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May 1, 2020
With the incidence of new COVID-19 cases growing by the day, healthcare stakeholders are continuing to search for tools and medications to help stem the tide.
We have seen the digital health community release a slew of new tools aiming to monitor the spread of the disease and facilitate better treatment. And it sounds as if there's still more to come, as just this morning CNBC reported that tech...
March 20, 2019
Vixiar, a Johns Hopkins spinout marketing a tablet-based point of care system for assessing cardiac filling pressure, has raised $1.5 million in Series A funding. This brings the company’s total funding to $3 million.
New investors Emerald Development Managers and MMG Opportunities contributed to the round, along with existing investor The Maryland Technology Development Corporation (TEDCO),...
Conrad Tucker, Penn State associate professor of engineering design and industrial engineering, compares VideoVitals' reading against that of a Masimo Rad-97 patient monitoring device. (Photo courtesy Penn State)
December 10, 2018
Researchers from Penn State and Johns Hopkins, backed by a $100,000 grant from the Bill and Melinda Gates Foundation, are developing technology that could read peoples' vital signs from up to four feet away using only a cellphone camera.
The team has published a detailed account of the work in the open access journal Biomedical Optics Express. But the funding from the foundation will allow the...
April 27, 2018
Replacing the frequent home visits often necessary for tuberculosis treatment with video visits facilitated by an app appears to be a cost-effective, well-received means of ensuring adherence throughout therapy, according to a recently published pilot study.
Because TB is, airborne, highly infectious, and increasingly resistant to antibiotics, treatment and prevention of the disease often...
April 9, 2018
Capturing a patient’s experience outside the doctor’s office has been an ongoing struggle when it comes to treating Parkinson’s disease. But now a new smartphone app can now detect the severity of symptoms in patients with Parkinson’s disease remotely, according to a recent study published by JAMA.
Researchers at Johns Hopkins University, the University of Rochester Medical Center and Aston...
March 8, 2018
A recent Johns Hopkins study found that prediabetic patients who used the interactive mobile coaching program Sweetch lost weight and increased physical activity.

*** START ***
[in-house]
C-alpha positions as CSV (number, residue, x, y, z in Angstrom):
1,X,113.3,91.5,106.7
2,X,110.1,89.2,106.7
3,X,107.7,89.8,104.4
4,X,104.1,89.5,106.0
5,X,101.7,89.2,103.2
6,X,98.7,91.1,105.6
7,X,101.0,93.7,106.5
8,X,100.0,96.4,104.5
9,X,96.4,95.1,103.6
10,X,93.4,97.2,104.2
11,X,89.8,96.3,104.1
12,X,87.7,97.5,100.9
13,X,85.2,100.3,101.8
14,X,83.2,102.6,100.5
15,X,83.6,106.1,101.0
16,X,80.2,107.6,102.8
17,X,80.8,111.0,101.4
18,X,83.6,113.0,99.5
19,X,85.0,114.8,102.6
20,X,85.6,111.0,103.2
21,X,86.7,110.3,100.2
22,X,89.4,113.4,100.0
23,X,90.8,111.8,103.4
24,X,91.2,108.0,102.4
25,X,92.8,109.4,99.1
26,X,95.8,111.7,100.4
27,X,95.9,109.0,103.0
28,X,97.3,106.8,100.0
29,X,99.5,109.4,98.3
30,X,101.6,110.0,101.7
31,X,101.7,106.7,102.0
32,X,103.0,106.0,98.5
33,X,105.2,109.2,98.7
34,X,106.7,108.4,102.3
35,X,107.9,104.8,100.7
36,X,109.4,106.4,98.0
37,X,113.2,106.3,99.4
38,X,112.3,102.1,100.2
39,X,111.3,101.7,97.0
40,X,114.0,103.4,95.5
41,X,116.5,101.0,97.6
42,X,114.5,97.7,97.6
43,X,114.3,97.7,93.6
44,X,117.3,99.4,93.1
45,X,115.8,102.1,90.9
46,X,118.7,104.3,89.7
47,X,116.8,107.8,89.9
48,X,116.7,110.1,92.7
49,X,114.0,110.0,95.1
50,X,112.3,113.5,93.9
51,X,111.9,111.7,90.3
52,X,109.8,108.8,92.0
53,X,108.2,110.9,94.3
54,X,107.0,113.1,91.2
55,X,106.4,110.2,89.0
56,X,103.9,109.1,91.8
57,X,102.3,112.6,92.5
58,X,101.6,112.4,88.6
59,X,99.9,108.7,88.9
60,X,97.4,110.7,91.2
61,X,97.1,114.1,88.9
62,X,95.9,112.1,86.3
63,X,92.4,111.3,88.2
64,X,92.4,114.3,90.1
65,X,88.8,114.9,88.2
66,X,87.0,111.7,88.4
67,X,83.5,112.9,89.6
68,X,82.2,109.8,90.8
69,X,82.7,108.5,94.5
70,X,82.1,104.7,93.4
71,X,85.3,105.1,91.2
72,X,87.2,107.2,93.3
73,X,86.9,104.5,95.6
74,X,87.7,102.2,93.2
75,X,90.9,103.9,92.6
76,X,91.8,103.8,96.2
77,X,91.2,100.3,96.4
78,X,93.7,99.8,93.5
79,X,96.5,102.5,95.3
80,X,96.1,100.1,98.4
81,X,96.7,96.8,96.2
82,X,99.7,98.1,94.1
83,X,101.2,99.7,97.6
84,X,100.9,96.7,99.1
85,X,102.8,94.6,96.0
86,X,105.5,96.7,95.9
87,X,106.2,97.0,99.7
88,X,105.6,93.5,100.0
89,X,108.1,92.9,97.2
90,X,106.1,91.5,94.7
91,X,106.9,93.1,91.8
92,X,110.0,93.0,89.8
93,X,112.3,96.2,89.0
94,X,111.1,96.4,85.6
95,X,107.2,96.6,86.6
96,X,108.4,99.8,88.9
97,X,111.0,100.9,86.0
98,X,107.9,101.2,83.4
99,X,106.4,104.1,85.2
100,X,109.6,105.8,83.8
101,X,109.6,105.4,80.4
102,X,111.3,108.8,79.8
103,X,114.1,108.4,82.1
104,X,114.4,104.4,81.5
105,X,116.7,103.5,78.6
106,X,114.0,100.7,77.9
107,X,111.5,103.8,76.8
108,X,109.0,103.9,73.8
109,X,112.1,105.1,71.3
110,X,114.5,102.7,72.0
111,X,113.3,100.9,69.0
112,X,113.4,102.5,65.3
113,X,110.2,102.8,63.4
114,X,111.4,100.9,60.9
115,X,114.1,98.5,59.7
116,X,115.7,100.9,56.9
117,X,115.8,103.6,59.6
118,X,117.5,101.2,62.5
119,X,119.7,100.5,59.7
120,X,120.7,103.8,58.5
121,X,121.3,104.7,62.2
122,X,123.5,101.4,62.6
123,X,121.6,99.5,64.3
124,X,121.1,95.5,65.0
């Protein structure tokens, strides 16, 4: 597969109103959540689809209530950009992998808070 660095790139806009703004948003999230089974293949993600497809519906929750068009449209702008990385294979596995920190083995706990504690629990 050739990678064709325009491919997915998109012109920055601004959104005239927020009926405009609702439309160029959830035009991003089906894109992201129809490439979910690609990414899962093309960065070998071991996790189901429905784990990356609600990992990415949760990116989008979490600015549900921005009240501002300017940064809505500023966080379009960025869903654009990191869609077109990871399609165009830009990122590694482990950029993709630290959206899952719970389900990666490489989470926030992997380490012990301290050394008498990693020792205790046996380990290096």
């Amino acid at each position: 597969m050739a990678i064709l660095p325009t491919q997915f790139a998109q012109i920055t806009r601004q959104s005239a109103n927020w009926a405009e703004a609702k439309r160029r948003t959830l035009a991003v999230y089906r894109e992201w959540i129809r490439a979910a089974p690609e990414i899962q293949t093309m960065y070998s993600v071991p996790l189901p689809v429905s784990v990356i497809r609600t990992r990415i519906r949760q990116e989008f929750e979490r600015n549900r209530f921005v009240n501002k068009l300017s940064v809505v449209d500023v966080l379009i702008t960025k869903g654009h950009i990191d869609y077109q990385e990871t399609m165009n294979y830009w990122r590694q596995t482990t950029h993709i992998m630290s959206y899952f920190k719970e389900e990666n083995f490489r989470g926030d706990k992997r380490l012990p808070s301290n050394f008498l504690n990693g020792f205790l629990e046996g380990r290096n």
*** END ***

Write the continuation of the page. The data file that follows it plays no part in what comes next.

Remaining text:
The study, published in JMIR, found that participant lost a mean 3.5 pounds and significantly improved weekly physical activity over the course of the three-month trial. Participants also saw a decrease in HBa1C or glycated hemoglobin...
February 27, 2017
EpiWatch, the Apple Watch-based ResearchKit study on epilepsy led by Johns Hopkins, shared some early results at a conference last week. The results shared were of 598 participants over 10 months who used the app to track their seizures and provided information to researchers about what was happening before the seizure struck. The most common trigger, named in 37 percent of cases, was stress....
December 16, 2015
Pairing contextual texts and activity tracking leads to people moving more, according to a small study of 48 outpatients of an academic CVD prevention center in Baltimore, Maryland that was published in the Journal of the American Heart Association.
The study, which was conducted in three phases, looked into whether activity tracking and texting interventions among smartphone users aged 18 to 69...
October 28, 2015
Researchers from Johns Hopkins Department of Neurology and Cincinnati Children’s Hospital Medical Center Department of Neurosurgery have developed an app for the Hydrocephalus Association, called HydroAssist.
People with hydrocephalus, which is a condition caused by an abnormal accumulation of cerebrospinal fluid in the brain, can use the app, available on iOS and Android smartphones and tablets...
October 15, 2015
By the MobiHealthNews team
This morning a number of big name medical institutions launched new studies using Apple's ResearchKit, iPhones and, in at least one case, the Apple Watch. As more ResearchKit study apps become available on Apple's app store, it appears that many of them are laying the groundwork for future FDA-cleared medical apps. It not only seems to be the case, the medical...